If you are struggling with writer's block, looking for inspiration while crafting, or having trouble getting started when you sit down to write, music just might be the perfect muse.
Music can relax or invigorate you. The lyrics often refer to timeless themes, much the way writing does. Instruments can also express a wide variety of emotional nuance. Anger, sorrow, joy and despair are all common emotions music seeks to express. You can use music to bring you into these states of feeling and infuse your writing with rich emotion.
I like to listen to music the entire time I'm writing. However, even if you prefer to write in silence, music can give you the jump-start you need to begin moving your pen.
Here are some ways to use music as part of your writing practice:
Anchoring is reminiscent of Pavlov's famous experiments with dogs. Pavlov sounded a bell as he fed the dogs. The animals salivated when they saw the food. After some pairings of the bell and the food, the bell alone elicited salivation. Also known as Classical Conditioning, it is a form of associative learning, which is based on the belief that experiences reinforce one another and can be linked to enhance an activity or process.
I chose 'The Flower Duet' from the opera 'Lakami' as my Starting Song. As soon as it starts to play I feel compelled to write, a response I created by playing the duet every single time I sat down to write.
You can choose any song that makes you feel energized, inspired or excited. Consider Aerosmith's 'Back In The Saddle Again', or Bette Midler's 'Wind Beneath My Wings'. If you prefer not to hear lyrics, try Claude Debussy's haunting 'Pour l'egyptienne' or Chopin's exquisite 'Nocturne No.9.'
Once you've chosen your Starting Song, always keep it nearby. Have it in your Itunes or Media Player, or have the CD sitting on top of your keyboard. Every time you sit down to write, play the Starting Song with the plan that you will write for the duration of the entire song. Even if you decide you will only write for those few minutes, the old science law holds true: A body in motion tends to remain in motion. Trick yourself into writing past your blocks with the thought that you're only going to write while your Starting Song is playing. You will often find that once you begin writing, your hand will continue almost on its own.
If you play your Starting Song every time you sit down to write, your writing practice will become anchored to the song. Just hearing the song will make you feel the urge to grab your keyboard and start typing.
Playing these songs will connect you directly to your characters--this is what they would have been listening to. It will also let you feel the ambiance of that period in history.
When writing an action scene, play fast, driven music. Let Heart's album 'Dreamboat Annie', The Smashing Pumpkins' 'Gish', Guiseppe Verdi's 'Stiffelio' or Rachmaninoff's 'Piano Concerto No. 3' rev you up with energy.
While writing tragic or heart-wrenching scenes, have music like Schubert's 'Litany', Janice Ian's 'Seventeen', or Joni Mitchell's album 'Blue' playing on repeat.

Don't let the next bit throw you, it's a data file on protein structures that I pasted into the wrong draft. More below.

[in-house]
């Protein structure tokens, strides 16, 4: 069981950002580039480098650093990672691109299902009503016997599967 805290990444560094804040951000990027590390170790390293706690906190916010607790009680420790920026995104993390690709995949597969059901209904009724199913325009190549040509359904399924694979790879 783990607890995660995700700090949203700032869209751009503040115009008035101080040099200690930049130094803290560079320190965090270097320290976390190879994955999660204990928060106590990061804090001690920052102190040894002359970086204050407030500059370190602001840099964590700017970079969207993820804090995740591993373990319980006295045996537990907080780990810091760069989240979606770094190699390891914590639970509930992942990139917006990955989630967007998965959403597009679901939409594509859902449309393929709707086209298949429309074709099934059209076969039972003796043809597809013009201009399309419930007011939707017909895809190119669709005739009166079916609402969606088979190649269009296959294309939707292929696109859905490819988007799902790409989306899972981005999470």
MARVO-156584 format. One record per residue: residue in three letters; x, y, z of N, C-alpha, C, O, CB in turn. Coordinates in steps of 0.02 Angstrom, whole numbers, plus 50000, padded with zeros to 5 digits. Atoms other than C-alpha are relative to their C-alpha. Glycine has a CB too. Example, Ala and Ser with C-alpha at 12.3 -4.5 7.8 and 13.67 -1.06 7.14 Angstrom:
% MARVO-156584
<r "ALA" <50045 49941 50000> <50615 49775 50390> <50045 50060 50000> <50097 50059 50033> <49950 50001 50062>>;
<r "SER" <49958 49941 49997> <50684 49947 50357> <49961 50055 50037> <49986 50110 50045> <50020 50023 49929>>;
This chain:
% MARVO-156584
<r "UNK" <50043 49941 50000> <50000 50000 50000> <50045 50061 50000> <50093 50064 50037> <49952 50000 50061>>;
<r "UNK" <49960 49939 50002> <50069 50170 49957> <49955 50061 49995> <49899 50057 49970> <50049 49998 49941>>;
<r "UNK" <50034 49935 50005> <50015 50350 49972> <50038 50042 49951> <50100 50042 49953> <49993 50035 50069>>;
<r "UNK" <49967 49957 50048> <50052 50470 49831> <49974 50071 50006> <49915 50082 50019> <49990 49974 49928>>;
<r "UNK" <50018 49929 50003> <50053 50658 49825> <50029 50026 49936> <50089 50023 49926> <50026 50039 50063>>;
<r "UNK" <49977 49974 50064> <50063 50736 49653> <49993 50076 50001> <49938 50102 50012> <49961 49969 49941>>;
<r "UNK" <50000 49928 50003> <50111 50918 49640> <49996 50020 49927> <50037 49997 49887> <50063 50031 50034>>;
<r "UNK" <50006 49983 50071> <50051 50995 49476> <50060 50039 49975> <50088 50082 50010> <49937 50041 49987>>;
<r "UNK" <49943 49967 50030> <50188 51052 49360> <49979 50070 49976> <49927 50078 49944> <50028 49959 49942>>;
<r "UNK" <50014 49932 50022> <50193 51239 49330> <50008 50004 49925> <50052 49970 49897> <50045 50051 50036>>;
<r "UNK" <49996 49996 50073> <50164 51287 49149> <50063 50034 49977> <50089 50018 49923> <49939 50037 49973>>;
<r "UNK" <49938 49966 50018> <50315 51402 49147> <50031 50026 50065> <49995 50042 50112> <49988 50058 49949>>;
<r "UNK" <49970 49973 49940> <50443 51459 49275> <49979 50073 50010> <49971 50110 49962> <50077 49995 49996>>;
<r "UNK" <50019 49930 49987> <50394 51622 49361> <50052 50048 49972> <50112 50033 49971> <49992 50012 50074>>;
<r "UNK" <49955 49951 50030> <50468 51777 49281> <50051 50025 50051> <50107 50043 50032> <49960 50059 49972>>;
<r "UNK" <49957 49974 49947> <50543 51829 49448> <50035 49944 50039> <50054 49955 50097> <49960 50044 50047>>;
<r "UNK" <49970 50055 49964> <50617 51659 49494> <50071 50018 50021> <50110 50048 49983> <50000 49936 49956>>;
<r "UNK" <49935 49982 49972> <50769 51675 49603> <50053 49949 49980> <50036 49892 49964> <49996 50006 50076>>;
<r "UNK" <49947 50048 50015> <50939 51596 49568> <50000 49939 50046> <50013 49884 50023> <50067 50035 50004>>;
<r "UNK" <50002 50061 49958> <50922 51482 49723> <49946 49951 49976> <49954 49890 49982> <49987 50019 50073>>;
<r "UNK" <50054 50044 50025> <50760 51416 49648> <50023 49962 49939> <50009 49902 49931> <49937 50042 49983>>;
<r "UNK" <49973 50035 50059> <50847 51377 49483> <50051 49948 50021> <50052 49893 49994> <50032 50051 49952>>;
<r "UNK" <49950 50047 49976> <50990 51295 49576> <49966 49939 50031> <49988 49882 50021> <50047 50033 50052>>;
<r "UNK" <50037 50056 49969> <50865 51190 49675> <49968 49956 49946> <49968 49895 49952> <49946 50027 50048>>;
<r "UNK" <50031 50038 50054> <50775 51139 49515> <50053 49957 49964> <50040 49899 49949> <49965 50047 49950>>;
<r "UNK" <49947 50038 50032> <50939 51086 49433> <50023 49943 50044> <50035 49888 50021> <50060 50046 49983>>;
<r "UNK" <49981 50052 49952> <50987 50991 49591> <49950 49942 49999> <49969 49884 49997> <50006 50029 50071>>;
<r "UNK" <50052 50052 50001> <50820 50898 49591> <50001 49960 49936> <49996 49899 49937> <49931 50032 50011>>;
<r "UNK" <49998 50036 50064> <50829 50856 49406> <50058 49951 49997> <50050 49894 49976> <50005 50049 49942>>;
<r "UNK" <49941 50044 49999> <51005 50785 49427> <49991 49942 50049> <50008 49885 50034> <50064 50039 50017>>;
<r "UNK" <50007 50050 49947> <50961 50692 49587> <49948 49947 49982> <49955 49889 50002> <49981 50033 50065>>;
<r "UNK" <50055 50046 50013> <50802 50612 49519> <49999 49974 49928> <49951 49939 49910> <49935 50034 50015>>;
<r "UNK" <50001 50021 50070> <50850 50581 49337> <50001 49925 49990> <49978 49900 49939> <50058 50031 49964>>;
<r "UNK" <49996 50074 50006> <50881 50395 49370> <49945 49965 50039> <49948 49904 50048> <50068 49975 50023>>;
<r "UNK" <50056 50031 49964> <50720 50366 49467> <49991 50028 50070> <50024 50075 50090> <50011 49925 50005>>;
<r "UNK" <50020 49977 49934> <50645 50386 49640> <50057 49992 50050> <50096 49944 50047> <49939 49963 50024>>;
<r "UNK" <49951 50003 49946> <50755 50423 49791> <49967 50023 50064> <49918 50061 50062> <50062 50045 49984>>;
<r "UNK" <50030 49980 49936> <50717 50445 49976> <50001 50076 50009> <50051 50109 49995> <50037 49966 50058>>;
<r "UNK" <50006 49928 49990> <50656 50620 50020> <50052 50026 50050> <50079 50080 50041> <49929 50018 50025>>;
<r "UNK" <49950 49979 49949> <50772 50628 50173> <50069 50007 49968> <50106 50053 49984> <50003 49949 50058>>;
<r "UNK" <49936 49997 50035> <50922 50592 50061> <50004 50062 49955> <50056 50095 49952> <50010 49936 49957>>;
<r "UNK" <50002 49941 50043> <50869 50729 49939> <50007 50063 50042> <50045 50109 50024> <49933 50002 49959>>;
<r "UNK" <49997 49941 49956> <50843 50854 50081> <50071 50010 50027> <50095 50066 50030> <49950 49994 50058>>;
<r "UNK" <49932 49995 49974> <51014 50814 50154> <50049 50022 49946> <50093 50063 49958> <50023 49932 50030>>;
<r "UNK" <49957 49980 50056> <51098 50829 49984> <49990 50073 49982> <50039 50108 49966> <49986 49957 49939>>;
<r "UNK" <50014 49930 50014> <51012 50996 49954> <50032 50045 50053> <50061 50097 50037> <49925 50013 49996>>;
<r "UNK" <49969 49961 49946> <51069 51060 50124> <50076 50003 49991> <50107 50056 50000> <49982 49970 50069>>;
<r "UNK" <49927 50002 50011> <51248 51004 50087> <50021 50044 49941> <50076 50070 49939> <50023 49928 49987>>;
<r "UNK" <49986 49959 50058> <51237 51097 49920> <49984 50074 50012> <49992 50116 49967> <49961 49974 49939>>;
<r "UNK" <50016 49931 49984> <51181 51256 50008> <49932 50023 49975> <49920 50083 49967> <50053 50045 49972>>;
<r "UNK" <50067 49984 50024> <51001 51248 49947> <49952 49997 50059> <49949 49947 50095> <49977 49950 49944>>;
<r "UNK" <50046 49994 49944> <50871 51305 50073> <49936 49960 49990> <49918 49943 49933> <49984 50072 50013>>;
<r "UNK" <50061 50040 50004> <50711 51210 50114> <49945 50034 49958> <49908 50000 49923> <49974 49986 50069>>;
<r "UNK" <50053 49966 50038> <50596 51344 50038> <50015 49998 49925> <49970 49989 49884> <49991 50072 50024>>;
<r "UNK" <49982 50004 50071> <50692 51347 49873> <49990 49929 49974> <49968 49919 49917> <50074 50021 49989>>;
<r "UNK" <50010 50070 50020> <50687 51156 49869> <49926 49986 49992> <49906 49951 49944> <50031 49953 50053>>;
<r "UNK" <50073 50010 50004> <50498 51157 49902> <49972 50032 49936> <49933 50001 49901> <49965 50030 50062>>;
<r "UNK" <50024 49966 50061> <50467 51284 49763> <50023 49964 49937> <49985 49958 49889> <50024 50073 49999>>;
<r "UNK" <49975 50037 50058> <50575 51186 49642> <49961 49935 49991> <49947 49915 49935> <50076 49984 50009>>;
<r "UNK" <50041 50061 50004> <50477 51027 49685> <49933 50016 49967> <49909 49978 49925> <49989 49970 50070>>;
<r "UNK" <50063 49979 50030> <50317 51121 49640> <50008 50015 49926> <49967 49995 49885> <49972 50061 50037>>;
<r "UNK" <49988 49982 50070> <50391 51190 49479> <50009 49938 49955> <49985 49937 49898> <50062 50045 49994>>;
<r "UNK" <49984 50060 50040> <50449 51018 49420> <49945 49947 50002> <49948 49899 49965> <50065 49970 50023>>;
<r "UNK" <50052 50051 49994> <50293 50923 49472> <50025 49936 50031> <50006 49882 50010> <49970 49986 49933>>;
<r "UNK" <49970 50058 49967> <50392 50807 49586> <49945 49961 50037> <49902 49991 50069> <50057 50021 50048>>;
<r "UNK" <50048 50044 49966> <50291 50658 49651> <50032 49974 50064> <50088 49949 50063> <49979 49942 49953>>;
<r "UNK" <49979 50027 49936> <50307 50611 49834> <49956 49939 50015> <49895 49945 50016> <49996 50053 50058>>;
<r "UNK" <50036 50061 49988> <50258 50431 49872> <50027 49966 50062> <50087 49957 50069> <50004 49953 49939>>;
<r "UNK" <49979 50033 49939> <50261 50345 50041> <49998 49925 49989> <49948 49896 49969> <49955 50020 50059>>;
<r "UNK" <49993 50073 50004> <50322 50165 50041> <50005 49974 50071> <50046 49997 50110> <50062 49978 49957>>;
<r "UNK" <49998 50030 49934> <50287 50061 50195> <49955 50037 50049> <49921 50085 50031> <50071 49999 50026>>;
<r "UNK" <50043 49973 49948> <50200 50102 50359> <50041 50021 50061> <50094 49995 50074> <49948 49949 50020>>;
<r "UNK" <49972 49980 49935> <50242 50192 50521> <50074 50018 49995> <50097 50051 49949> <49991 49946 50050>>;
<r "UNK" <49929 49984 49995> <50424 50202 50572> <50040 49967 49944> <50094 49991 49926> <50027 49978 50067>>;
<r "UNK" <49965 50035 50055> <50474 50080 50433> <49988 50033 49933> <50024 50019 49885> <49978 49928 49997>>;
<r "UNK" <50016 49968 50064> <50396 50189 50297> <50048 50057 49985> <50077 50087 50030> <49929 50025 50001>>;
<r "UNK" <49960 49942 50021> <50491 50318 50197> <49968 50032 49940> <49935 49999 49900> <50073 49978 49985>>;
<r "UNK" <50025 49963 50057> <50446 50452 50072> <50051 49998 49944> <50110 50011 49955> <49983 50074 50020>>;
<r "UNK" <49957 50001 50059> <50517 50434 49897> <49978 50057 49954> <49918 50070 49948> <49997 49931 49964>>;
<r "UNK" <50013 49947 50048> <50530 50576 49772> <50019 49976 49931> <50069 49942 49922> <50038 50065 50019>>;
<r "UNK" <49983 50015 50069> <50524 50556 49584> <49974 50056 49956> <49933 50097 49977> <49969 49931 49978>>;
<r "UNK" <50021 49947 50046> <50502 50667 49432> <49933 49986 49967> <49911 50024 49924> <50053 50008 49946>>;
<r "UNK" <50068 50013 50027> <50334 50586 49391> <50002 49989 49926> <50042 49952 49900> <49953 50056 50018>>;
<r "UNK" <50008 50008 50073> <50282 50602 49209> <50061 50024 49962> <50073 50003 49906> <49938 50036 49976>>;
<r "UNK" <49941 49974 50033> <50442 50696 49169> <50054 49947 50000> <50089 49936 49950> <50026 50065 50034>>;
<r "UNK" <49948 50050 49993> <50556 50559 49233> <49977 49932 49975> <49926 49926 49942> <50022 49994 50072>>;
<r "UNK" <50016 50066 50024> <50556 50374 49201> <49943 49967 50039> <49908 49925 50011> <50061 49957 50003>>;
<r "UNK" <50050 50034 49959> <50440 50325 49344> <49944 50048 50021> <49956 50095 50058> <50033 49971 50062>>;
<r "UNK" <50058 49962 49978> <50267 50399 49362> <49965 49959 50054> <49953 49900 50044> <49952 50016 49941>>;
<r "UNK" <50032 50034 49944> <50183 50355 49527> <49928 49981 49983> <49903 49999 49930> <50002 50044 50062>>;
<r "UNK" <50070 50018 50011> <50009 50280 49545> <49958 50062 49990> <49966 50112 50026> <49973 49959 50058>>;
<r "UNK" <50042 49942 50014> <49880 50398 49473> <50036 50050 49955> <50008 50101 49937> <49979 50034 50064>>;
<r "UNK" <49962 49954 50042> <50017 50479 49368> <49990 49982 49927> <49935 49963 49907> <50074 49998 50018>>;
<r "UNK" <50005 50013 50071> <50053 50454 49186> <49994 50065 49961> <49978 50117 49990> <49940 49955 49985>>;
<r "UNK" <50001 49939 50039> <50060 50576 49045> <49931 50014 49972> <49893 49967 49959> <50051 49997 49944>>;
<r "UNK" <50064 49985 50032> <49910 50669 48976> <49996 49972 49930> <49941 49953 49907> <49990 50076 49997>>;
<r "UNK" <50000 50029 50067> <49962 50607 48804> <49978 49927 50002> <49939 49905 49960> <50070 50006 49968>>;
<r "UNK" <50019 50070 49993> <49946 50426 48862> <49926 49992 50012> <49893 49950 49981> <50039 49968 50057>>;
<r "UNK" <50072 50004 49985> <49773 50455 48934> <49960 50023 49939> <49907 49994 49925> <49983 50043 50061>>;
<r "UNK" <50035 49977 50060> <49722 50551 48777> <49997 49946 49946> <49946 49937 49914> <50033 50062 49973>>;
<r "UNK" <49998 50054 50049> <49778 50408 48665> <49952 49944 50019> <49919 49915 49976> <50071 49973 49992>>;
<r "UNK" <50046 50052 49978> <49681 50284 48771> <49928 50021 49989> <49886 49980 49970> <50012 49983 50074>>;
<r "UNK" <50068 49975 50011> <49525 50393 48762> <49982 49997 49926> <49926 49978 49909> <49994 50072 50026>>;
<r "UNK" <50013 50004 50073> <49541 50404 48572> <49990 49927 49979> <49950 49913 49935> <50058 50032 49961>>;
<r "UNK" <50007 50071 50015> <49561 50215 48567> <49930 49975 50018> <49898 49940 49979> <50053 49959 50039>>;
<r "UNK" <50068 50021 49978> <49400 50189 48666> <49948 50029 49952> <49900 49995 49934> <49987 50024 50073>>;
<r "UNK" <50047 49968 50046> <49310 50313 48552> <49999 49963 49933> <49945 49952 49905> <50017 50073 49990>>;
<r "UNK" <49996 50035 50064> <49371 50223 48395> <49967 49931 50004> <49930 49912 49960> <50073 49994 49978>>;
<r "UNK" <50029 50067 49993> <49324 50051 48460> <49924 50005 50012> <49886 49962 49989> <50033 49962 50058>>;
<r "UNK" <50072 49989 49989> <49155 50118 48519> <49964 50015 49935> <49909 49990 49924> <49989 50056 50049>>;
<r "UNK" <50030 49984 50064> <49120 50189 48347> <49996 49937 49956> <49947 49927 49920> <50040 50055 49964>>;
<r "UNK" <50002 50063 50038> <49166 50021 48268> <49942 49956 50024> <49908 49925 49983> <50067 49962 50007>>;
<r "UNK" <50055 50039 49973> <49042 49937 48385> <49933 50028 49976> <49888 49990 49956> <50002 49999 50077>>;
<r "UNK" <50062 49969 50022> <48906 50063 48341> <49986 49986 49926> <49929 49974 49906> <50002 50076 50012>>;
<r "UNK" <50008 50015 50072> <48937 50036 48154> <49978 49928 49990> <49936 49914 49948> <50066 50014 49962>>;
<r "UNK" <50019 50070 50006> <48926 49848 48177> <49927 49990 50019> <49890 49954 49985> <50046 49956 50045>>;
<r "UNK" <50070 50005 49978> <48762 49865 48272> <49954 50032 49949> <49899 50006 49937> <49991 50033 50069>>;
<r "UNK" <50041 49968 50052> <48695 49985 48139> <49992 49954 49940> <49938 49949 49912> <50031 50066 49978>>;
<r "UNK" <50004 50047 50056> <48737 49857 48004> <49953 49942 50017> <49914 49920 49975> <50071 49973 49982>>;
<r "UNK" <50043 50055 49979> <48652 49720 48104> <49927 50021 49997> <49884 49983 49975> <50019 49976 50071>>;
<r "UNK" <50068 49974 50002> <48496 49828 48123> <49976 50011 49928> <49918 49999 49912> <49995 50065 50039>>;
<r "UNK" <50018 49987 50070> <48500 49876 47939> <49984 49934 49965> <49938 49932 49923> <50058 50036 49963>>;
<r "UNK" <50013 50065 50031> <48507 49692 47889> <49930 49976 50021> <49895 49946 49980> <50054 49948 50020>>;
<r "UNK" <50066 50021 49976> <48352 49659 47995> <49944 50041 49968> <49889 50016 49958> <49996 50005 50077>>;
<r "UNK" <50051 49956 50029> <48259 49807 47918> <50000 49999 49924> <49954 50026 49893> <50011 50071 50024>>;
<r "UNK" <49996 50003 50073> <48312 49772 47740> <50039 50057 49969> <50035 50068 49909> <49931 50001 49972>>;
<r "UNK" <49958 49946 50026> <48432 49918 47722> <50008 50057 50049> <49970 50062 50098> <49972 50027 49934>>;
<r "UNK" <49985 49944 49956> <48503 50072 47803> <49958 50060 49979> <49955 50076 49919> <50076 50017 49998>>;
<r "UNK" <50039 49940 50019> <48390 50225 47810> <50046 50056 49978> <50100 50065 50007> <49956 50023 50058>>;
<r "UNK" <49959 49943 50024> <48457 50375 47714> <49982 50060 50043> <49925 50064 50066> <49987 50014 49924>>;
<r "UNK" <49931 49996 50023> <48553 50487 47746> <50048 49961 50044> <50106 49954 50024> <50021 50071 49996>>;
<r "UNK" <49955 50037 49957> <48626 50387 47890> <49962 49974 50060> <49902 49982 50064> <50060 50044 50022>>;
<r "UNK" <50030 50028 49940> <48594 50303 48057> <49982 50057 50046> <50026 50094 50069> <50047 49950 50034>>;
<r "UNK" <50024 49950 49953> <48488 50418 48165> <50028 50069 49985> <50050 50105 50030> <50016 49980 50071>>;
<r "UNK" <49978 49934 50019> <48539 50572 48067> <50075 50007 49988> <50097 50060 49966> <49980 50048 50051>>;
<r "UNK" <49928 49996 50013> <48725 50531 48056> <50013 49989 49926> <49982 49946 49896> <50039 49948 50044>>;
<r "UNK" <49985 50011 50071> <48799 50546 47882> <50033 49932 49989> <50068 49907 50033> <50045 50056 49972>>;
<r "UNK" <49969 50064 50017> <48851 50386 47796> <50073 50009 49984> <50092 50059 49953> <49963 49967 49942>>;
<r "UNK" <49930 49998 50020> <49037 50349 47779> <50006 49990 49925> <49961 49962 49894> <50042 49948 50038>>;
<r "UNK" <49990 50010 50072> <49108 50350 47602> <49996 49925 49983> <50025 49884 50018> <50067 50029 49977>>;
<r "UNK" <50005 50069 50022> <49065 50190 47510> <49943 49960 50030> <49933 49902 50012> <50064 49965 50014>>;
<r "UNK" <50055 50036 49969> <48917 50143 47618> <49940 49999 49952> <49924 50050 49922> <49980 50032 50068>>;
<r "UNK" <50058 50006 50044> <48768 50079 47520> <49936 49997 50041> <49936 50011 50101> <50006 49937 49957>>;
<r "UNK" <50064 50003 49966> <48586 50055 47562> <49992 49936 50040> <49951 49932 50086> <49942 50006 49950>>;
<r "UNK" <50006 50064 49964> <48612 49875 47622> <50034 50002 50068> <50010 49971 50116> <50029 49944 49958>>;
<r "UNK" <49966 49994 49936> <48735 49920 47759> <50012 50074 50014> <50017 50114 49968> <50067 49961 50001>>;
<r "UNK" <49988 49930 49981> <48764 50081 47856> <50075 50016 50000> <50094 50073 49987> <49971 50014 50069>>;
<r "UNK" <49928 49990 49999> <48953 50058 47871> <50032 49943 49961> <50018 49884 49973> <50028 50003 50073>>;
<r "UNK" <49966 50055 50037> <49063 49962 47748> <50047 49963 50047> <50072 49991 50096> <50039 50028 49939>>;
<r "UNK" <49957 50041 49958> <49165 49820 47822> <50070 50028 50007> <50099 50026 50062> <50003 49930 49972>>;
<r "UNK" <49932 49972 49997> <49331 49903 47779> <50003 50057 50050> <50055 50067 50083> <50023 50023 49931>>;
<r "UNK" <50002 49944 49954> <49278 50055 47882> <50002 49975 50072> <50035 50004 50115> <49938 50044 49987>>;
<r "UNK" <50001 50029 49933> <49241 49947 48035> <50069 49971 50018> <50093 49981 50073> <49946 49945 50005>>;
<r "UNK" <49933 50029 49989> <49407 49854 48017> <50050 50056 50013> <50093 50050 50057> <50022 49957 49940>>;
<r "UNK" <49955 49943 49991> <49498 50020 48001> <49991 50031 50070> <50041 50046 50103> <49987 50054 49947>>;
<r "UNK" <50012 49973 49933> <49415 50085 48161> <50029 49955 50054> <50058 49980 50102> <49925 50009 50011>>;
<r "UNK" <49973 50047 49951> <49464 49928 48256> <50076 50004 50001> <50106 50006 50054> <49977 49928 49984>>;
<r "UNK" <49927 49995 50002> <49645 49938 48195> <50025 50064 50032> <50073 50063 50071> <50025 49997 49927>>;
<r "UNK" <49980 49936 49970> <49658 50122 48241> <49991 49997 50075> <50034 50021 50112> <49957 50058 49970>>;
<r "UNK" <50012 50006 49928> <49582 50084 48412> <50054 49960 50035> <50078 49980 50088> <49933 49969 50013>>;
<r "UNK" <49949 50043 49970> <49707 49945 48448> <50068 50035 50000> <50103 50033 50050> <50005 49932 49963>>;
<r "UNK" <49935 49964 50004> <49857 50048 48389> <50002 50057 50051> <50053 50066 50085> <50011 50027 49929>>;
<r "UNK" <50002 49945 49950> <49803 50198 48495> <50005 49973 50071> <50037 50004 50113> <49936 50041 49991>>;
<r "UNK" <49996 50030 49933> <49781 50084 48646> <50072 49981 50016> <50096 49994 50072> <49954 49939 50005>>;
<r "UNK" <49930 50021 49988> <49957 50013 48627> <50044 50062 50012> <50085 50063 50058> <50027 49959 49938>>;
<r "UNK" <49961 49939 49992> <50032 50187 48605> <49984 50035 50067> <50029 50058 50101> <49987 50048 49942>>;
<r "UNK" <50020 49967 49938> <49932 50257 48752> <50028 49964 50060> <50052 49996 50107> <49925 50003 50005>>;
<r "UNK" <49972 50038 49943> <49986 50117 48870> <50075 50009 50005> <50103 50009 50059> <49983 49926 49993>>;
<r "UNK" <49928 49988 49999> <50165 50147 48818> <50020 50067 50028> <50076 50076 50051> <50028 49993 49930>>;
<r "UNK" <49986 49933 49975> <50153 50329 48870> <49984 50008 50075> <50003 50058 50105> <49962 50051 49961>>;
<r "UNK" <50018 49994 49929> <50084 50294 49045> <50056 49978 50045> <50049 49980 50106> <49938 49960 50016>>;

Compile your favorite love songs to play when writing passionate scenes. Songs like Elvis's 'I Can't Help Falling in Love With You', Billie Holiday's 'I'm a Fool to Want You', George and Ira Gershwin's 'Someone to Watch Over Me', or Linda Ronstadt's rendition of 'I Love You For Sentimental Reasons' will have you--and your characters--swooning with desire.
If your book is Science Fiction, you can play New Age or Space music. A spiritual theme might call for Gregorian Chants or southern gospel songs.
Whether your characters are fighting, falling in love, going to a funeral, or on a crime spree you can easily find songs that croon about those life experiences.
I often listen to Mozart or Vivaldi for background music. Played on a low volume and lacking lyrics, you might hardly notice it is on. However, studies have shown that both Baroque music and music by Mozart increase the functioning of our brains.
The term baroque applies to music composed during the 17th and 18th centuries by composers such as Vivaldi, Telemann, Bach and Handel. Baroque music is believed to optimize brain function by producing a state of calm, relaxed alertness. Lab studies have shown that it increases alpha and theta waves in the brain. Alpha waves indicate a slower, more relaxed mind. Theta waves represent both creative and meditative states in the brain.
Keeping Mozart in Mind, a book by Dr. Gordon Shaw, discusses music as a window into higher brain function. World-renowned for his "music and the brain studies," he demonstrates how music changes the way we think, reason, and create.
Listening to music creates new neural pathways in your brain that stimulate creativity. Research from the University of California showed that music actually trains the brain for higher forms of thinking.
Simply use your Starting Song to get your pen moving, and then continue writing without any music playing. Try music without lyrics, so you won't be distracted by the words. If you are accustomed to writing in silence, you can experiment with playing music to measure how if effects your productivity. You might be surprised to find music a writing enhancer, rather than a distraction.
Pick your favorite songs and use them to aid your writing practice. You will be surprised how quickly your brain learns to take cues from music. The key is consistency, that age old practice of successful writers.